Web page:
Oil Slick in the Gulf of Mexico
NASA Earth Observatory image created by Jesse Allen, using data provided courtesy of NASA/GSFC/METI/ERSDAC/JAROS, and U.S./Japan ASTER Science Team. Caption by Michon Scott.
Parts of the oil slick from the Deepwater Horizon rig accident neared the Mississippi Delta in early June 2010. The Advanced Spaceborne Thermal Emission and Reflection Radiometer (ASTER) on NASA’s Terra satellite captured this false-color image of the Delta and nearby ocean water on June 10, 2010. Vegetation appears red and water appears in shades of blue and white.
Sunglint—the mirror-like reflection of sunlight off the sea surface and into the satellite sensor—enhances the visibility of an oil slick, which appears brighter than the surrounding oil-free water in the image. However, the relative brightness of any spot is not a perfect indicator of the oil slick’s location or amount. Not all oil appears bright, and not all bright spots are necessarily oily. Please see the links below for more information.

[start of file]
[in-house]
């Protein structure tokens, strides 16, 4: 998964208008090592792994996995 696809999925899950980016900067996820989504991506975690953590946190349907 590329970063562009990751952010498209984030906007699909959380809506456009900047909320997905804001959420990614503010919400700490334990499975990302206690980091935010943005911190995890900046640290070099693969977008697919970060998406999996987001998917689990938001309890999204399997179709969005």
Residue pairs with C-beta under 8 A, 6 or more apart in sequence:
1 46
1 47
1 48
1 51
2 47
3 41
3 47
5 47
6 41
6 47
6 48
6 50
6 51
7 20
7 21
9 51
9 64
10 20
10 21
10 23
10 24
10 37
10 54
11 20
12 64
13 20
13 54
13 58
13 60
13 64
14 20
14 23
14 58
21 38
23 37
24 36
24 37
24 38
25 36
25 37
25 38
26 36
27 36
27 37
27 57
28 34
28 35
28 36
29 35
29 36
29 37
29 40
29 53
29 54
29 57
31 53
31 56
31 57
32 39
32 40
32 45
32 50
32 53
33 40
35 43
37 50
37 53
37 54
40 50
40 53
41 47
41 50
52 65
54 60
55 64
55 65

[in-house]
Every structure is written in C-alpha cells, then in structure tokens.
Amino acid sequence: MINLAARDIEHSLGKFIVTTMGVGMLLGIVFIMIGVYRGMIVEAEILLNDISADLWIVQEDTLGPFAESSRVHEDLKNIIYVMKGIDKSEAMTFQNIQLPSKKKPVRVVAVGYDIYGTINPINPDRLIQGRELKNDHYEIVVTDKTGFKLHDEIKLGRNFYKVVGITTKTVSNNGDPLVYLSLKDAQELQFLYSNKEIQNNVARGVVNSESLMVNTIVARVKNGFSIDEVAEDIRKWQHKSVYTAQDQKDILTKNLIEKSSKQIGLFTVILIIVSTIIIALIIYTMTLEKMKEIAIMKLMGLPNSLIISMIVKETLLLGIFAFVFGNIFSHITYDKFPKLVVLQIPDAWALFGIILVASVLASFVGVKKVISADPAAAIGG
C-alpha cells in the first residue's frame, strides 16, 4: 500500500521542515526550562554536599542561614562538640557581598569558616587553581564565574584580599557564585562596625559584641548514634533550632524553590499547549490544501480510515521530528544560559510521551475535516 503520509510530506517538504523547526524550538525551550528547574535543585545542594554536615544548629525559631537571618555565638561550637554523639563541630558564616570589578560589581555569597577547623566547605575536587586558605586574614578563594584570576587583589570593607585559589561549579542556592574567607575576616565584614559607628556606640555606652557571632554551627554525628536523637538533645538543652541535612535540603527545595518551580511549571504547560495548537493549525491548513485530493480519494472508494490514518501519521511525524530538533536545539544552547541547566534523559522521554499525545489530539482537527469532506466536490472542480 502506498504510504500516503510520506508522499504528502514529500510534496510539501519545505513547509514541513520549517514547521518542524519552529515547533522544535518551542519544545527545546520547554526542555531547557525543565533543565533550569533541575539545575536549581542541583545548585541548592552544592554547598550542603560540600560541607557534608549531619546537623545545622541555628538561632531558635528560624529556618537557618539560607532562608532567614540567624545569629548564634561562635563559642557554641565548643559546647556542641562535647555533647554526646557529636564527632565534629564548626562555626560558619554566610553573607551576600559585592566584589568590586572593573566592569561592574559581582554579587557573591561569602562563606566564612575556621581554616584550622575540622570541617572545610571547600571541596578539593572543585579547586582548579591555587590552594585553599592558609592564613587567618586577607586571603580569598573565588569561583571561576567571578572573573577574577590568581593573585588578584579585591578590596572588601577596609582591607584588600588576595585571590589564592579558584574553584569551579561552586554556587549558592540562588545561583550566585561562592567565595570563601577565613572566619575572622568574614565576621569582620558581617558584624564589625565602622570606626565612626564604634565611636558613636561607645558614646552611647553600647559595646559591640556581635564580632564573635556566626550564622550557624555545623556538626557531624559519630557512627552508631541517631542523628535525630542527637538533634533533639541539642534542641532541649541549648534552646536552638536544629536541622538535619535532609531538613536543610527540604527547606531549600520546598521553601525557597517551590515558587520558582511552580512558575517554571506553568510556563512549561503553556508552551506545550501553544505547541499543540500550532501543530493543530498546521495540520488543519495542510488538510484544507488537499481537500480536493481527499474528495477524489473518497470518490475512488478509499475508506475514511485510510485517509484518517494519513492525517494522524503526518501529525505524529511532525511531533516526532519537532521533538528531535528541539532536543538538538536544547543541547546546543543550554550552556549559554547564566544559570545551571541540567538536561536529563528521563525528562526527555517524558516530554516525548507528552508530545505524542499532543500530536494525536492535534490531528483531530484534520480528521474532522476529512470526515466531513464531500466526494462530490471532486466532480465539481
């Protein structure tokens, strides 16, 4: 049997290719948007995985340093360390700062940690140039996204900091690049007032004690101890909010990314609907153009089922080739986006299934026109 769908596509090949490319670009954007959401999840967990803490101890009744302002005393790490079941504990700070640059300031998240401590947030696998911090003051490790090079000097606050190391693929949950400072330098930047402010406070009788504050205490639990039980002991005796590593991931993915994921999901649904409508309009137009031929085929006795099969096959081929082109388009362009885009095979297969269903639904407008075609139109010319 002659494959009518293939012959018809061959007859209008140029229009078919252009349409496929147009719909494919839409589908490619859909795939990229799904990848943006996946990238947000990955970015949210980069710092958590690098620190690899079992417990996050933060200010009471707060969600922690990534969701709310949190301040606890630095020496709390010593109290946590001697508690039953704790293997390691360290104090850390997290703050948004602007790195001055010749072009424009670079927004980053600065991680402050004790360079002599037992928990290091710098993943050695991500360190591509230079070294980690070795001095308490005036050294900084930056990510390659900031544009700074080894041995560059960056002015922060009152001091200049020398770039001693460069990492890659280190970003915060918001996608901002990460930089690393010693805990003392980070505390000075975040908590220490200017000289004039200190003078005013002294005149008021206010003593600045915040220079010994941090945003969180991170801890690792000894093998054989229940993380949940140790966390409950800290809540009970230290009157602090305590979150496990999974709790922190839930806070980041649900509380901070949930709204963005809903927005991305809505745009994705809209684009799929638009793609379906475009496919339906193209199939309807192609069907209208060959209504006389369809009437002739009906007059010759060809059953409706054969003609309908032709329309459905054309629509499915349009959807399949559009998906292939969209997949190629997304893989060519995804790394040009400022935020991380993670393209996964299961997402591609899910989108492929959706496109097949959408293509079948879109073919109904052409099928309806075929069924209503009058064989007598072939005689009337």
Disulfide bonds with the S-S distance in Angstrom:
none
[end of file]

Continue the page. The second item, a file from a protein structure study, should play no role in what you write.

- Gulf of Mexico Oil Spill Response, the official site of the Deepwater Horizon unified command.
- Current information about the extent of the oil slick is available from the Office of Response and Restoration at the National Oceanic and Atmosphere Administration.
- Information about the impact of the oil slick on wildlife is provided by the U.S. Fish and Wildlife Service.
This image originally appeared on the Earth Observatory. Click here to view the full, original record.